Only 35% of builders and 40% of renovators said energy efficiency increased their profits. For builders, of those saying yes, 65% managed to get about 10% higher profits, and 29% said they gained from 10 to 25%. For renovators, of those saying yes, 42% said they increased profits by 10%, and 53% managed to get 10 to 25% more profits for their efforts. The message here is not just clear but offers a real incentive to build energy efficient. Manitoba/Saskatchewan had the highest believers in increased energy efficiency efforts, with 100% saying it helped their bottom line, 67% saying profits were up by 10% and 33% saying they were up by 10 to 25%. In Quebec, 50% said it helped profits, with half stating profits were up 10% and the other half saying they were up by 10 to 25%. Alberta reported similar results with 47% saying yes, 86% of whom said energy efficiency raised their profits by 10%. In the Atlantic, only 36% said yes, but 75% of those said profits were up by 10 to 25% and 25% said they were up by 25 to 50% - the highest results. Similar results came from Ontario, where only 28% believe that energy efficiency efforts result in higher profits but, of these 43% said profits were up 10%, 50% said they were up 10 to 25%, and 7% said profits increased 25 to 50%.

Where do you get the most useful information?
When it comes to energy efficiency, overall response was that trade magazines, at 47%, manufacturers' literature, at 45%, and the Internet, at 43%, are the best sources for information. Overall, 38% pointed to industry associations, 24% to trade shows and only 22% to Government information, a dramatic drop from 35% last year.
Though the results for associations remained steady from last year, responses shifted toward more builders and fewer renovators. At the same time, trade magazines saw increased response from renovators (55%, up from 34% last year) but little change from builders. Trade show were up to 24% from 20% last year, and the Internet got a higher response than last year, especially from renovators, 59% of whom said they use it, compared to only 27% of builders, down from 38% last year.
2102 survey 4

Renovators rely much more on information and 59% of them said that the best sources are the Internet, 55% said magazines, and 51% said manufacturers' literature. For builders, 48% rely on their industry associations and 38% on manufacturers' information and trade magazines. In Quebec, 75% rely on the internet and 63% on trade magazines. Quebec respondents also indicated the highest reliance on Government information, at 50%. In Ontario, 50% said trade magazines, followed by associations and manufacturers' information at 40%. In Atlantic Canada, 64% rely on manufacturers and the Internet, followed by associations at 45%. The highest association reliance for information came from Manitoba/Saskatchewan at 75%; manufacturers' information ranked second there. Similarly, in Alberta, associations were ranked first, at 47%, followed by the Internet, at 41%. In British Columbia, 52% pointed to magazines, 48% to the Internet and 43% to manufacturers.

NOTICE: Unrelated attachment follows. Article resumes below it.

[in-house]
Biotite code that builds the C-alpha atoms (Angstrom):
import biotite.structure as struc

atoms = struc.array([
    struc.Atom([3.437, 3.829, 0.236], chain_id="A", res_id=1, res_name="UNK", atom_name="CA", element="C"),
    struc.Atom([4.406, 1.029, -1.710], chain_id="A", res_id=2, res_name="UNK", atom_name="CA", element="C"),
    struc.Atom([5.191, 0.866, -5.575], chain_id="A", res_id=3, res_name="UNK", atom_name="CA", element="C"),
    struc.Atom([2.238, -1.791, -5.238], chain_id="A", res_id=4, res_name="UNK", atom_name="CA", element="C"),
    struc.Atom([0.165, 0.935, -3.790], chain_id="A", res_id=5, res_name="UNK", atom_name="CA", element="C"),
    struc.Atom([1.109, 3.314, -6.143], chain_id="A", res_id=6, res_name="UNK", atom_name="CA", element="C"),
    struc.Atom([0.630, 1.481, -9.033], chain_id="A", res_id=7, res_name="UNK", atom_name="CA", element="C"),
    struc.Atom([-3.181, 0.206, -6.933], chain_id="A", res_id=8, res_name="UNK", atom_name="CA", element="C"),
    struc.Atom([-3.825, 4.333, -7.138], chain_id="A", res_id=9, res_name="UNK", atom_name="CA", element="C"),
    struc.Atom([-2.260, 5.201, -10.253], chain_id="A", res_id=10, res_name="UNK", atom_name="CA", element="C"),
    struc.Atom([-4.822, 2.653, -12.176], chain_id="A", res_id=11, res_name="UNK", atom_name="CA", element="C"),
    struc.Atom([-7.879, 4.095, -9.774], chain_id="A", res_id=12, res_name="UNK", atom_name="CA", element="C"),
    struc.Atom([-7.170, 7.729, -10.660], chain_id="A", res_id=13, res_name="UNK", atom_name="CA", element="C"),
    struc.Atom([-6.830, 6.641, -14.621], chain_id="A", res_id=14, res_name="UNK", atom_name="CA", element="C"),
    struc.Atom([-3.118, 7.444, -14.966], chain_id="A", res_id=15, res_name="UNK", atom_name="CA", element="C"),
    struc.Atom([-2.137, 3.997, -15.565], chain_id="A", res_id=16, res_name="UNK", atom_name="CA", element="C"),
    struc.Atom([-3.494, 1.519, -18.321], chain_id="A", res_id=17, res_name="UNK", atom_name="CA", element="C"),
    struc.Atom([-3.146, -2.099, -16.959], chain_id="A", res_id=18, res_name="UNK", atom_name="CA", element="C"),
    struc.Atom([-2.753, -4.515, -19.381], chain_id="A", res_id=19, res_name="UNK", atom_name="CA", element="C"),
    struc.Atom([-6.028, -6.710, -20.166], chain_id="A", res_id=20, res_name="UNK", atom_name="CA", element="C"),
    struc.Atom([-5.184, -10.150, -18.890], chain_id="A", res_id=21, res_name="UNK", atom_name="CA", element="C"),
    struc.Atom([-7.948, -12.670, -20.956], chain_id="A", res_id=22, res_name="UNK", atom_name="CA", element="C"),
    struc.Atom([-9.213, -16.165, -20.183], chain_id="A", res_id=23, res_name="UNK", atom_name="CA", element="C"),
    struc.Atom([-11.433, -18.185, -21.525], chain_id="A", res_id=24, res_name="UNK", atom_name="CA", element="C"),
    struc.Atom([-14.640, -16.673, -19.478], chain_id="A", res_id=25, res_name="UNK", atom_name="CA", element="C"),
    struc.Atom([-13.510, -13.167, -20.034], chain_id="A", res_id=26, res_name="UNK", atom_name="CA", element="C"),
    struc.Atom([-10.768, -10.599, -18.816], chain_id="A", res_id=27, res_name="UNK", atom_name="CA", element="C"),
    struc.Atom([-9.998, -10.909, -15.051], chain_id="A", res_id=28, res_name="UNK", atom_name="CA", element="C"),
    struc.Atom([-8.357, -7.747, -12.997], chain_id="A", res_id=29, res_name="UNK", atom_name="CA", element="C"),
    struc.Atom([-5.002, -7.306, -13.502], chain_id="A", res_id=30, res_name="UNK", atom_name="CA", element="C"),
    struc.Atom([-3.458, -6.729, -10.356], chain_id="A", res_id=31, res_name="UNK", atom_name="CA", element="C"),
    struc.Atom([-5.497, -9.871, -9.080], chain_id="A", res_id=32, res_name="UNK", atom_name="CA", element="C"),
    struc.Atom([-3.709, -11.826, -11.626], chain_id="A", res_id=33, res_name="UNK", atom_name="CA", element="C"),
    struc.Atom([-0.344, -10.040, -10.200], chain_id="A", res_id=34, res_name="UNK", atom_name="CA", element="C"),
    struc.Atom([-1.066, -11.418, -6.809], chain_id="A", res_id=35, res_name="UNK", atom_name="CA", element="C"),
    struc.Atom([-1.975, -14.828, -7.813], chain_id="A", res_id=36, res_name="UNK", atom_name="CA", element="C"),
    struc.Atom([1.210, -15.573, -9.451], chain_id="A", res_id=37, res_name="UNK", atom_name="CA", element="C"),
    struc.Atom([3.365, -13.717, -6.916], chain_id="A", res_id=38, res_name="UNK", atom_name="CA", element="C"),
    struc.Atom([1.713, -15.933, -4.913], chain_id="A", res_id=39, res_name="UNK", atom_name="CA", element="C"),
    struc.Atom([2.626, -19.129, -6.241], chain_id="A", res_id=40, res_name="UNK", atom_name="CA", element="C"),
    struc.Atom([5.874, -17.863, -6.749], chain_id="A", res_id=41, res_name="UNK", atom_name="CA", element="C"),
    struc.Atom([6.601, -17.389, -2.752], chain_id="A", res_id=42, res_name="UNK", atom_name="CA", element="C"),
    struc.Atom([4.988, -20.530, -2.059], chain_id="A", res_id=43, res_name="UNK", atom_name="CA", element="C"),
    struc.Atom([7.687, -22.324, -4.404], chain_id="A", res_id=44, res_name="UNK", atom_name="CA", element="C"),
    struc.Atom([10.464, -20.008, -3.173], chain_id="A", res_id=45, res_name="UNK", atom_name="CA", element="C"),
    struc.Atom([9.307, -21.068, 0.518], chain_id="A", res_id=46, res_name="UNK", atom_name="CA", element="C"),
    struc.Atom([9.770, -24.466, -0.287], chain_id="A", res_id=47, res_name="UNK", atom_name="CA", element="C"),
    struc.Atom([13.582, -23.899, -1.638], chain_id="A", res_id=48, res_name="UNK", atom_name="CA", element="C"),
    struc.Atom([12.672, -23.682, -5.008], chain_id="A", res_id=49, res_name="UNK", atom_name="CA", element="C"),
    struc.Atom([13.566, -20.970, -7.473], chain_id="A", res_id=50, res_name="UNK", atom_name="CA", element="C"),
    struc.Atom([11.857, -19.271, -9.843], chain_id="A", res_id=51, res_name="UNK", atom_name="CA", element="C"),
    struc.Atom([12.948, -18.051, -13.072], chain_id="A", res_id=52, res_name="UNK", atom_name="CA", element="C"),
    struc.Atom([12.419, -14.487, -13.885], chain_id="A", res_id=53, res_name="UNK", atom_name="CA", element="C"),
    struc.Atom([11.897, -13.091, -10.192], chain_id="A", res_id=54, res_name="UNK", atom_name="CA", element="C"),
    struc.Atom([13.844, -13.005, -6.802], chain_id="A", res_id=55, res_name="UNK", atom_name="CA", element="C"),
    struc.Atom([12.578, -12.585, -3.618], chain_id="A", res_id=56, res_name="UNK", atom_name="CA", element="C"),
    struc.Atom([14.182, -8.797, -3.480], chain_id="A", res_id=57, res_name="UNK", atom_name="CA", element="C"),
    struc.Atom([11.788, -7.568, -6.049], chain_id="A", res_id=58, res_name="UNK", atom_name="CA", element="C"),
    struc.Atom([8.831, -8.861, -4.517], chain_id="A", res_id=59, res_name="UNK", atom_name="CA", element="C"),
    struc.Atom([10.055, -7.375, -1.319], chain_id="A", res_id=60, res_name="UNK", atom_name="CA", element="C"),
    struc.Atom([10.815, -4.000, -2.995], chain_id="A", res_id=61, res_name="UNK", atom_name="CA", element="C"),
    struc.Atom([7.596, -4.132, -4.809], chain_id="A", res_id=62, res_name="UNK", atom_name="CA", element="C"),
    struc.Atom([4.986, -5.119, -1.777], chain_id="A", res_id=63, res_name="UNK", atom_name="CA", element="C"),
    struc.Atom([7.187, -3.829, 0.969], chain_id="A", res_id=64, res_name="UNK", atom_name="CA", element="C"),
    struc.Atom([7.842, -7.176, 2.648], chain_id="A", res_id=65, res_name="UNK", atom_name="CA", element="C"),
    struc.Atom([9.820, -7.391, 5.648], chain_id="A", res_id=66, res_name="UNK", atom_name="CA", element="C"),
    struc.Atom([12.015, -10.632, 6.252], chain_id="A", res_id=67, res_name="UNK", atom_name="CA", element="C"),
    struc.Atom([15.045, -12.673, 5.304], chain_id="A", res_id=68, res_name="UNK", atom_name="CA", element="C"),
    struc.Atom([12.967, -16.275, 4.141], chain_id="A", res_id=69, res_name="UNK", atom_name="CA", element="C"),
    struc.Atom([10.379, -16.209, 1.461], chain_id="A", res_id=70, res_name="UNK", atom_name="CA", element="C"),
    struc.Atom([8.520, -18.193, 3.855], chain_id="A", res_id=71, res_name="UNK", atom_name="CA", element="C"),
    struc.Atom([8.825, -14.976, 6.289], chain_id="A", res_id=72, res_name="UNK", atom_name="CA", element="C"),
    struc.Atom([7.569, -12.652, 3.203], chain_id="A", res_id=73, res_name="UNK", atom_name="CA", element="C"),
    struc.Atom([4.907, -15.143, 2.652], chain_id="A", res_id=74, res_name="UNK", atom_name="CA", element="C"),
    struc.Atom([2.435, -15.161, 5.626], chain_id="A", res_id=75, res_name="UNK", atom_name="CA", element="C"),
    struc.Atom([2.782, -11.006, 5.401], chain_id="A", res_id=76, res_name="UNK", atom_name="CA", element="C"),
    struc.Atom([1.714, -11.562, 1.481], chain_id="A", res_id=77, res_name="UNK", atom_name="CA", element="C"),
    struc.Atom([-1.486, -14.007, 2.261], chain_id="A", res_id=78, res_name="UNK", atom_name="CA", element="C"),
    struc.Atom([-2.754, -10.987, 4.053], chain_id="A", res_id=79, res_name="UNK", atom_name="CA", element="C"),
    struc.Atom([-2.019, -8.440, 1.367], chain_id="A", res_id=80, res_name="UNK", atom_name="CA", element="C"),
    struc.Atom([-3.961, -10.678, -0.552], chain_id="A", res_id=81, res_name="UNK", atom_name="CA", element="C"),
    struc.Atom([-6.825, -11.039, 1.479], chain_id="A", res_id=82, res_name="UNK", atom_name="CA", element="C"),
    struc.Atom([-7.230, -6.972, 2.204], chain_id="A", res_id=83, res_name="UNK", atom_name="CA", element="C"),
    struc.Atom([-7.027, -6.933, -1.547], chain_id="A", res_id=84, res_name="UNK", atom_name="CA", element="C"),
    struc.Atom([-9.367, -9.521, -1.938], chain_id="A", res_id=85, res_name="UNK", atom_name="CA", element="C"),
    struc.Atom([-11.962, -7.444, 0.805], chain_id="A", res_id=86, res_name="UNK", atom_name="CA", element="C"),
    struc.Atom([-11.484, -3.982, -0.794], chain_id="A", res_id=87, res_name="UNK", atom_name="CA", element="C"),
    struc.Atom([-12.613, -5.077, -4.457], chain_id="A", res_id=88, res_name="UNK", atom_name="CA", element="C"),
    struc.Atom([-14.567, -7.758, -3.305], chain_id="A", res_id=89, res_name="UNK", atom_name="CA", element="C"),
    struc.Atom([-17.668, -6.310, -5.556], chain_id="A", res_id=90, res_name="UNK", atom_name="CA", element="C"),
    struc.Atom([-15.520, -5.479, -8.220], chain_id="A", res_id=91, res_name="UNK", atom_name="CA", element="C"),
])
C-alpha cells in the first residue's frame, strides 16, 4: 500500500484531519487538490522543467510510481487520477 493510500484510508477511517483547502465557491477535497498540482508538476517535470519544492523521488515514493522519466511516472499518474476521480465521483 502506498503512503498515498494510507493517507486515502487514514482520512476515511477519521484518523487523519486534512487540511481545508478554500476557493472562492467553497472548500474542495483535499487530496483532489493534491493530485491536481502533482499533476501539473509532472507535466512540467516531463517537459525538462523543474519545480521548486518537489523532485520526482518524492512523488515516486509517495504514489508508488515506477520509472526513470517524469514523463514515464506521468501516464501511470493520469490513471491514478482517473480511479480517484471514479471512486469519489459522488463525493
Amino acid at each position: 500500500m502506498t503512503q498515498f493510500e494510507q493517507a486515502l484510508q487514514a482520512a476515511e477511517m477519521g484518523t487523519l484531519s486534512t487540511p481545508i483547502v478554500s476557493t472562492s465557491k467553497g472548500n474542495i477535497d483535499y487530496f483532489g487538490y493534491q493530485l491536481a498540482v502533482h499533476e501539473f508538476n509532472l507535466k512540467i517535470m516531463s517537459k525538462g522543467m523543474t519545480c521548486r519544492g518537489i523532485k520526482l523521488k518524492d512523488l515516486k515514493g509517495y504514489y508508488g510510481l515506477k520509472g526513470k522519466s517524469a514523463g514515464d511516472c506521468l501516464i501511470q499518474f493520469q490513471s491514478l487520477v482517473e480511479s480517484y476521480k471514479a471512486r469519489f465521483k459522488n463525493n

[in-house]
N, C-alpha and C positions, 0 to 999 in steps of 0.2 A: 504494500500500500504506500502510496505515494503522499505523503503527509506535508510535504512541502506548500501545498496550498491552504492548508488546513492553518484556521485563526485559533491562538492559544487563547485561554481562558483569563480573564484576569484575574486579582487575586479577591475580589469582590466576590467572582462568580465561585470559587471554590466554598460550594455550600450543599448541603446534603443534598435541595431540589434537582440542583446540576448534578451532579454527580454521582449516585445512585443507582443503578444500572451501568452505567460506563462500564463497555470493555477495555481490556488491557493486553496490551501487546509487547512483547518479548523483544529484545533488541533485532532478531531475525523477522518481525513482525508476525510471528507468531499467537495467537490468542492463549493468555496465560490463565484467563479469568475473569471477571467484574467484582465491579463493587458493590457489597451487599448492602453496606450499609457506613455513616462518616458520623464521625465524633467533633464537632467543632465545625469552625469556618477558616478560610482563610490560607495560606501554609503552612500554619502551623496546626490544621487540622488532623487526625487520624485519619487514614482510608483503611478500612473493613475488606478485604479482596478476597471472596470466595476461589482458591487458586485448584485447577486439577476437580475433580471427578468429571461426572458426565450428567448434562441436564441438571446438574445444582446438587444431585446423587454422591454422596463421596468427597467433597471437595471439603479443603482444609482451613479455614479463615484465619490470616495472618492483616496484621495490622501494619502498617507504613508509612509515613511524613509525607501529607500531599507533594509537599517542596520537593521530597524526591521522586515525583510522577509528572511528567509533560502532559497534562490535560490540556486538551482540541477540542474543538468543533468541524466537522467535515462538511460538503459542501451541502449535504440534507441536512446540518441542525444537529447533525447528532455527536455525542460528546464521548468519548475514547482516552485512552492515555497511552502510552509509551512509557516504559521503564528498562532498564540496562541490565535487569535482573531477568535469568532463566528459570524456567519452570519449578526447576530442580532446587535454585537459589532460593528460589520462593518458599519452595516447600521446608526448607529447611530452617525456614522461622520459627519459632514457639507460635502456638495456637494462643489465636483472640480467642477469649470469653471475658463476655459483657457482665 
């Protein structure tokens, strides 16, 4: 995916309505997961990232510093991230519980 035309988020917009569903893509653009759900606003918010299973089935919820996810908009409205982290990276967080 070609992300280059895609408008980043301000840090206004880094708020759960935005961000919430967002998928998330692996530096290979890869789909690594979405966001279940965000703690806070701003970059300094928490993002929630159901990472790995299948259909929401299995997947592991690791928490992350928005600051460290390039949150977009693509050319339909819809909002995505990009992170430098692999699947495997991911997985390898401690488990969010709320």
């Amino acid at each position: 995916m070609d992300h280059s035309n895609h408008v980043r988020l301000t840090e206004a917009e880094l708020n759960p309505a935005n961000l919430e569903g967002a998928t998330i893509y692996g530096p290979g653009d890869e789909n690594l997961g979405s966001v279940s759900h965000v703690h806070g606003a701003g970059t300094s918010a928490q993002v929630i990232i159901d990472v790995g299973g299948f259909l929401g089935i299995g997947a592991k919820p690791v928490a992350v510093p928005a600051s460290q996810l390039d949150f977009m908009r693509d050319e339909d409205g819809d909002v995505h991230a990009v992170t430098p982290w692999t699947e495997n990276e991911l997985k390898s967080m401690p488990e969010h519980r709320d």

On February 22, we conducted an e-mail readers' survey. As of March 3, we received responses from 115 readers. Please take note that this survey, by its nature, reaches the more "sophisticated" in the industry and lacks input from very small operators.
For the survey analysis, we used 103 replies, 52 from builders as one group, and 34 from renovators and 17 from contractors as another group.
Response by province was as follow: British Columbia - 20%, Alberta - 16%, Saskatchewan - 3%, Manitoba - 1%, Ontario - 41%, Quebec - 8%, Nova Scotia - 6%, New Brunswick - 4%, Newfoundland -1%.
Of the builders responding, 42% have been in business for over 20 years and 64% for over 10 years. Among renovators/contractors, 41% have been in business for over 20 years and 65% for over 10 years.
We offered respondents a free listing on the Home BUILDER Web site for six months and a chance to win a Telescopic Ladder from Metaltech-Omega Inc.

Home Builder Magazine will continue to conduct timely surveys about issues of concern. If you'd like to participate, please register (click here) to be counted and to let us know what you think.

homeBUILDERcanada.com | Home BUILDER Magazine | Canada's #1 Information Source for Residential Home Builders and Professional Renovators

HB house ad sub
Home Builder Magazine Ask Jon Eakes
Home Builder current issue